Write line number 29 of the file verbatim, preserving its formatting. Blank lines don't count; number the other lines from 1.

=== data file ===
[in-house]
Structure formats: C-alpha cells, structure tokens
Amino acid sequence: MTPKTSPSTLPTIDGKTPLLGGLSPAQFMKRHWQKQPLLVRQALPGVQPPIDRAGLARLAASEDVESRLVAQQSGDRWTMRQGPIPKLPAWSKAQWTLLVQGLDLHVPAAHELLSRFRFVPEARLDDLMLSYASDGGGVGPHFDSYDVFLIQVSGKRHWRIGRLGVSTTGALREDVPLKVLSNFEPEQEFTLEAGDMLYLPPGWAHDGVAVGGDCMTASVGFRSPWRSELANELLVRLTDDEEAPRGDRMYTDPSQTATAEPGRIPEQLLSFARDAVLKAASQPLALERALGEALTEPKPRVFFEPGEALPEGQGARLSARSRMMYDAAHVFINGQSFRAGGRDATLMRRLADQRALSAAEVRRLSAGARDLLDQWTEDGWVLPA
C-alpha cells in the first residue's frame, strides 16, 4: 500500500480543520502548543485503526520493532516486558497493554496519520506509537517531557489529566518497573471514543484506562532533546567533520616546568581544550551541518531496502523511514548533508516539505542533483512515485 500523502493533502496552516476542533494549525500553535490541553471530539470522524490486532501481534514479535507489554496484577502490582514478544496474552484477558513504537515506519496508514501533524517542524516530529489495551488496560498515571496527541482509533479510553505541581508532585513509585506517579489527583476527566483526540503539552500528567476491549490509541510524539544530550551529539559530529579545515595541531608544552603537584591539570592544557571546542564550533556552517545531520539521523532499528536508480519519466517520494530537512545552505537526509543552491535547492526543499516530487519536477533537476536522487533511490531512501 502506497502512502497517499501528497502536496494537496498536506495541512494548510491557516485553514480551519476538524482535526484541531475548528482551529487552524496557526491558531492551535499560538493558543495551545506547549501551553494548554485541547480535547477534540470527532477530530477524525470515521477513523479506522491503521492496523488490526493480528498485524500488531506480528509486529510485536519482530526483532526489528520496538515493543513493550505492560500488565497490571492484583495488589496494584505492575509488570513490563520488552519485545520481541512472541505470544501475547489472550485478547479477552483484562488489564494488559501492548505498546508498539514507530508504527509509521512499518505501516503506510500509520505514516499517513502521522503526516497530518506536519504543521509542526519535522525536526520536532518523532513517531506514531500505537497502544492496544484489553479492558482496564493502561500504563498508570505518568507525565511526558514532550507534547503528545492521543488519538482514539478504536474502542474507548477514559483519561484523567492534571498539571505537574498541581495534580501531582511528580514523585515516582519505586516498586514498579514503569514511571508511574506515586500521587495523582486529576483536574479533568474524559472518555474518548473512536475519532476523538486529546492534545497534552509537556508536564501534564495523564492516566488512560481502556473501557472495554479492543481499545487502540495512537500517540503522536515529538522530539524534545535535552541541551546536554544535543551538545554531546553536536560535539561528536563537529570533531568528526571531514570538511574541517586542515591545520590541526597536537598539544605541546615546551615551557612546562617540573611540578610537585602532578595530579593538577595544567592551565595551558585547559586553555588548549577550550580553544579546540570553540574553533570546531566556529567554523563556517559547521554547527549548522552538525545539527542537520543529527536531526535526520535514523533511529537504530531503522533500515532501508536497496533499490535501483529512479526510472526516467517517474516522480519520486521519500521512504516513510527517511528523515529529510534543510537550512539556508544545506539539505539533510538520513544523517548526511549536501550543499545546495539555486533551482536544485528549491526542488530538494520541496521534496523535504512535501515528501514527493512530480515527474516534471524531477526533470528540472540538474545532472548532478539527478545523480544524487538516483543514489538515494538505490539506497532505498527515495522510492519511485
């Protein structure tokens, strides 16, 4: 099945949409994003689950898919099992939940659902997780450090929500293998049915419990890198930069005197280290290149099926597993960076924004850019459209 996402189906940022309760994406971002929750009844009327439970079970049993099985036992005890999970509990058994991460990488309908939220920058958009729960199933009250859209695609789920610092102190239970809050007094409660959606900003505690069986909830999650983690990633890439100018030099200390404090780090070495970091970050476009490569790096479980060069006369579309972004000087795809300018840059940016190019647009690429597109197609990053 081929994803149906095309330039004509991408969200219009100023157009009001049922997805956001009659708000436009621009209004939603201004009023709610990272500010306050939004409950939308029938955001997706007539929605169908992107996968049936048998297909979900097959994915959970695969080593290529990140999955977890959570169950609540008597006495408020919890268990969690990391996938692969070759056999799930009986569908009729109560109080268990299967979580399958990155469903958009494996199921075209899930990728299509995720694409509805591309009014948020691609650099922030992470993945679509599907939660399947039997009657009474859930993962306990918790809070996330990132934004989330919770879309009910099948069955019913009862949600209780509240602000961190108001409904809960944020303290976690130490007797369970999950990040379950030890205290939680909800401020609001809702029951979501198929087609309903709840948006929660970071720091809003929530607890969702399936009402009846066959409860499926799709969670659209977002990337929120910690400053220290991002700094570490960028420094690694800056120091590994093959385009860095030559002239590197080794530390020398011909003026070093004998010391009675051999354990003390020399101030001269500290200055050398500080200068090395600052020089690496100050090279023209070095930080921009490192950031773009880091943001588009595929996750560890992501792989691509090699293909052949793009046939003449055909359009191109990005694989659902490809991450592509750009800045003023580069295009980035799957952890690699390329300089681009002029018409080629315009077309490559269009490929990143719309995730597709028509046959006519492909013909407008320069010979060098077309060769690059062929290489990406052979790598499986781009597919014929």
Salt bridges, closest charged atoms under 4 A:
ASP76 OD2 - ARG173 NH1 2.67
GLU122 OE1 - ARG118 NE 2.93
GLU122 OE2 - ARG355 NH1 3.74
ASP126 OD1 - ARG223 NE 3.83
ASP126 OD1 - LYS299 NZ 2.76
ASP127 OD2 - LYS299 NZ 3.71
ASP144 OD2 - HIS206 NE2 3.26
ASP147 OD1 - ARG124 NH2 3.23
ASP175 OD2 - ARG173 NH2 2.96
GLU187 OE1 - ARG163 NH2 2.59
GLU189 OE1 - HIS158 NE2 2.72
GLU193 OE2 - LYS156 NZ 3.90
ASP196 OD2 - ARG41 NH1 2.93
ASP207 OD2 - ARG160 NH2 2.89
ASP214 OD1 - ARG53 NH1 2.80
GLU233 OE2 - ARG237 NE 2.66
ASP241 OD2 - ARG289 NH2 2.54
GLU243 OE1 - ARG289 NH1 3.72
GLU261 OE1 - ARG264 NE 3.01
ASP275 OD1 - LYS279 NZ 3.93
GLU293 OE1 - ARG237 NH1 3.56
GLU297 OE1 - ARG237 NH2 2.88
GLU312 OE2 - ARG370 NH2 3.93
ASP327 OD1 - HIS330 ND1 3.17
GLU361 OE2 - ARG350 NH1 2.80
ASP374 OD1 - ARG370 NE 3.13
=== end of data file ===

GLU312 OE2 - ARG370 NH2 3.93